Interleukin-2 and leukemia

Leukemia. 1998 Nov;12(11):1671-5. doi: 10.1038/sj.leu.2401199.


Leukemia has been treated with chemotherapy for the past 40 years with only moderate success. A growing body of evidence suggests that by augmenting the immune system more effective results may be obtained. This is highlighted by T cell reinfusions resulting in durable remissions in patients with chronic myelogenous leukemia who have relapsed after an allogeneic transplant. Interleukin-2 is the primary growth factor for T lymphocytes and is a stimulator of natural killer cell activity. It has now been shown that a limited number of otherwise refractory leukemias can be effectively treated with interleukin-2. However, there remains a lack of correlation between the biologic and clinical effects of interleukin-2. The clinical activity of interleukin-2 appears to be greatest in myeloid leukemias. A variety of dose schedules and routes of administration make it difficult to determine if interleukin-2 given to patients in clinical remission is of benefit. Large randomized studies are necessary to explore the role of interleukin-2 in leukemia.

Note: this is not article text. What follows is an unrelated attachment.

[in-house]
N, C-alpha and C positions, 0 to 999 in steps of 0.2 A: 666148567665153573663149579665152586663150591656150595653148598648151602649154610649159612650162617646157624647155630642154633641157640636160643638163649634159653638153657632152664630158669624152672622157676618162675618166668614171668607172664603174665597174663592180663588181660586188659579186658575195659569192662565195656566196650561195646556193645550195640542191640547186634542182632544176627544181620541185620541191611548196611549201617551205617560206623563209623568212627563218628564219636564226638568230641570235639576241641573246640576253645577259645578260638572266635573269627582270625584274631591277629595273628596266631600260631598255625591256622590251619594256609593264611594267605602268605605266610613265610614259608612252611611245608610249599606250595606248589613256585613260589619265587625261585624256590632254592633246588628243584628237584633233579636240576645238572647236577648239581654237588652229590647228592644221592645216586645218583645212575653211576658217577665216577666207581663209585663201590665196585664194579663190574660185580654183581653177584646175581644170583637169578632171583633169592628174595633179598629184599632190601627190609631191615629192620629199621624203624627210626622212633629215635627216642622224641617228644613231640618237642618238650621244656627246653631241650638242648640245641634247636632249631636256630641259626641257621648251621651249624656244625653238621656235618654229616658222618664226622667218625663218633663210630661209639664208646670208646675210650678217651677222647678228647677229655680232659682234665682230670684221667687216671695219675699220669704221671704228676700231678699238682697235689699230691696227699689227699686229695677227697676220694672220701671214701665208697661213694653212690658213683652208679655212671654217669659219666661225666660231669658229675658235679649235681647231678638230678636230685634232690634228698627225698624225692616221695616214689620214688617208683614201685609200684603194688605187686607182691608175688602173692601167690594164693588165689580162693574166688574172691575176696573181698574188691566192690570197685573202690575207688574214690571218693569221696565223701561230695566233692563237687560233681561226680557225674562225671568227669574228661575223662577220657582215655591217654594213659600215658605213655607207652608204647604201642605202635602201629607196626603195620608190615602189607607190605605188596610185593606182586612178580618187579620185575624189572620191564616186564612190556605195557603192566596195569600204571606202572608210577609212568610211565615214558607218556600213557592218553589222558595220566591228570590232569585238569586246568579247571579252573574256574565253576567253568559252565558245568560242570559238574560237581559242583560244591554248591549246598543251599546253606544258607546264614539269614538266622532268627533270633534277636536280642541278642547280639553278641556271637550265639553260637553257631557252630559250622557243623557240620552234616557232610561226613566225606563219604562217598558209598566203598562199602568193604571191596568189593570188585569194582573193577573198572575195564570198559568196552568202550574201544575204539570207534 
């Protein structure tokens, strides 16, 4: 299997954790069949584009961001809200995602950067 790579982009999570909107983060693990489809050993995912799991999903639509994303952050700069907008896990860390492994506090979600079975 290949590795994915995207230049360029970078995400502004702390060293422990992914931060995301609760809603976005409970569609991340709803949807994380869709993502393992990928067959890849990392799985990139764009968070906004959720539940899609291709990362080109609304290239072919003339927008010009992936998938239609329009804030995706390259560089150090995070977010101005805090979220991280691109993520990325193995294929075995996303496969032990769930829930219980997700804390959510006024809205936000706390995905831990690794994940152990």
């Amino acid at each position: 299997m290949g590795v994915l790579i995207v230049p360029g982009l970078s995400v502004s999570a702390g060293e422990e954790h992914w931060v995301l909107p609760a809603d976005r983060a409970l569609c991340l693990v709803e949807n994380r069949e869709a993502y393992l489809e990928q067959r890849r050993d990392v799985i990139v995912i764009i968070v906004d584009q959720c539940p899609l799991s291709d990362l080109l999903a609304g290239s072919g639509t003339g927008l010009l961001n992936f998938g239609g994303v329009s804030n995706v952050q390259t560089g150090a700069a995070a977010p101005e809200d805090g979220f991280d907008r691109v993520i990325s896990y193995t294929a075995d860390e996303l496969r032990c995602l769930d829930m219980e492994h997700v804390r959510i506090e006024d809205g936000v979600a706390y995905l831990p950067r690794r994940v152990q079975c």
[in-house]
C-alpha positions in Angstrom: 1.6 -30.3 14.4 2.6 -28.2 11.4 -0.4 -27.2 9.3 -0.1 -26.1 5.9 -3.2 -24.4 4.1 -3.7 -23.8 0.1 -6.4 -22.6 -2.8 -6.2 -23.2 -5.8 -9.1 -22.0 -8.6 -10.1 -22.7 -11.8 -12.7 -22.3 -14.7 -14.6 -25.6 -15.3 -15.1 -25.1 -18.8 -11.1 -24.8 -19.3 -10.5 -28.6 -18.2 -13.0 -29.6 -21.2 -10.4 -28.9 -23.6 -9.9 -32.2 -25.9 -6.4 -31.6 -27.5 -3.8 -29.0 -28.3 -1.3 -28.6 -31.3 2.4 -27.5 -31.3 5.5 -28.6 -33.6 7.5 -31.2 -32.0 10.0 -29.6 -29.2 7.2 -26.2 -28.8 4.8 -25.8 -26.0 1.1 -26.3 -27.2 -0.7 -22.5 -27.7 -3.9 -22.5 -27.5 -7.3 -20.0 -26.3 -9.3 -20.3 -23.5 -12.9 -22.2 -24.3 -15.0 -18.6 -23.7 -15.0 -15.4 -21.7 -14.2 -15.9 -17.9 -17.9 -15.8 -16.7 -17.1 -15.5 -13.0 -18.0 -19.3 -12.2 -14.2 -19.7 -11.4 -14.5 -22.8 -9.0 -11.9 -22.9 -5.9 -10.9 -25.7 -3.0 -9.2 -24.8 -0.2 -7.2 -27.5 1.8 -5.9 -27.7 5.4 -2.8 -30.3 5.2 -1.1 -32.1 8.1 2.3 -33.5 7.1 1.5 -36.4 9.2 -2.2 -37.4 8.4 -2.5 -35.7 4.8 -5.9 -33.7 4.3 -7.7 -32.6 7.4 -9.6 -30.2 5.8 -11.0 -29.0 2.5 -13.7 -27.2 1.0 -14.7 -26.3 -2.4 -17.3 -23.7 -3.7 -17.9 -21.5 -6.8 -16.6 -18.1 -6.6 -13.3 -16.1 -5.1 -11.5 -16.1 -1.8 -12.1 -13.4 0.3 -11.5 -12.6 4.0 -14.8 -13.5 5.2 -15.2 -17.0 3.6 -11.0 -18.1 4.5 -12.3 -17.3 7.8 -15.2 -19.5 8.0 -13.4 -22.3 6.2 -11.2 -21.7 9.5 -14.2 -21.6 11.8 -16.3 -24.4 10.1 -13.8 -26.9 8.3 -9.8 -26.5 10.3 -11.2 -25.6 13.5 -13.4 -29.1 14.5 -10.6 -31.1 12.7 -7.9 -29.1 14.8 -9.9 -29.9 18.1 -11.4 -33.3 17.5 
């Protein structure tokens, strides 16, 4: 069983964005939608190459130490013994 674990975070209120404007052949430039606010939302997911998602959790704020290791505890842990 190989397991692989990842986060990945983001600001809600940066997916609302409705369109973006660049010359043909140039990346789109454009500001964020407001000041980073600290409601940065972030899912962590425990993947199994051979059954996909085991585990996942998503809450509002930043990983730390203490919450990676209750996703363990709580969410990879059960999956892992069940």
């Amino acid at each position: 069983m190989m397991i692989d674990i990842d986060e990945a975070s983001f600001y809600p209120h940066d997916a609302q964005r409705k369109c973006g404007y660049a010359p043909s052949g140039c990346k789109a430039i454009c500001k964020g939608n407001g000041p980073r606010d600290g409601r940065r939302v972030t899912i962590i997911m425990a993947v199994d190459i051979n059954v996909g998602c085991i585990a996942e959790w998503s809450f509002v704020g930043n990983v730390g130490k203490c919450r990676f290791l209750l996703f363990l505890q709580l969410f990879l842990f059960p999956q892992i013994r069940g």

Publication types

  • Clinical Trial
  • Review

MeSH terms

  • Acute Disease
  • Humans
  • Interleukin-2 / pharmacology
  • Interleukin-2 / therapeutic use*
  • Leukemia / therapy*
  • Leukemia, Myelogenous, Chronic, BCR-ABL Positive / therapy*
  • Remission Induction


  • Interleukin-2